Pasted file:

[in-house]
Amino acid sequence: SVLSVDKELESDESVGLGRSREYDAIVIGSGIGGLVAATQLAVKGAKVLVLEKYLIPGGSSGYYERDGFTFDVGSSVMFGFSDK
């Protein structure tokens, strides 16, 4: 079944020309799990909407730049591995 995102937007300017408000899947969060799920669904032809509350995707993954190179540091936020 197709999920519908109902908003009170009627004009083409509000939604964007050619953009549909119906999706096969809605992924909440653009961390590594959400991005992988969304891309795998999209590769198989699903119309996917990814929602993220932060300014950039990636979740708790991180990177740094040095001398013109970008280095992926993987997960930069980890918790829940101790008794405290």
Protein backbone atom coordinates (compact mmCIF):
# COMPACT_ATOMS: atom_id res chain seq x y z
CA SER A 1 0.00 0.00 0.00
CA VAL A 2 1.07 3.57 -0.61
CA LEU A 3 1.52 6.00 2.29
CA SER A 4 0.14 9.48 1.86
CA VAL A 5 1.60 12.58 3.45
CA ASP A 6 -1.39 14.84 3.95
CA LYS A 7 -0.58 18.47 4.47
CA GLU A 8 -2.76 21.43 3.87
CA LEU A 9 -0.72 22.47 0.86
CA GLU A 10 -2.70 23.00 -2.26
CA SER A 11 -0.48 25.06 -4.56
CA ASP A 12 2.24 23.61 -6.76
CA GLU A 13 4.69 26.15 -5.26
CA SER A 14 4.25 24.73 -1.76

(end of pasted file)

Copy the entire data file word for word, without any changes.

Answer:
[in-house]
Amino acid sequence: SVLSVDKELESDESVGLGRSREYDAIVIGSGIGGLVAATQLAVKGAKVLVLEKYLIPGGSSGYYERDGFTFDVGSSVMFGFSDK
């Protein structure tokens, strides 16, 4: 079944020309799990909407730049591995 995102937007300017408000899947969060799920669904032809509350995707993954190179540091936020 197709999920519908109902908003009170009627004009083409509000939604964007050619953009549909119906999706096969809605992924909440653009961390590594959400991005992988969304891309795998999209590769198989699903119309996917990814929602993220932060300014950039990636979740708790991180990177740094040095001398013109970008280095992926993987997960930069980890918790829940101790008794405290």
Protein backbone atom coordinates (compact mmCIF):
# COMPACT_ATOMS: atom_id res chain seq x y z
CA SER A 1 0.00 0.00 0.00
CA VAL A 2 1.07 3.57 -0.61
CA LEU A 3 1.52 6.00 2.29
CA SER A 4 0.14 9.48 1.86
CA VAL A 5 1.60 12.58 3.45
CA ASP A 6 -1.39 14.84 3.95
CA LYS A 7 -0.58 18.47 4.47
CA GLU A 8 -2.76 21.43 3.87
CA LEU A 9 -0.72 22.47 0.86
CA GLU A 10 -2.70 23.00 -2.26
CA SER A 11 -0.48 25.06 -4.56
CA ASP A 12 2.24 23.61 -6.76
CA GLU A 13 4.69 26.15 -5.26
CA SER A 14 4.25 24.73 -1.76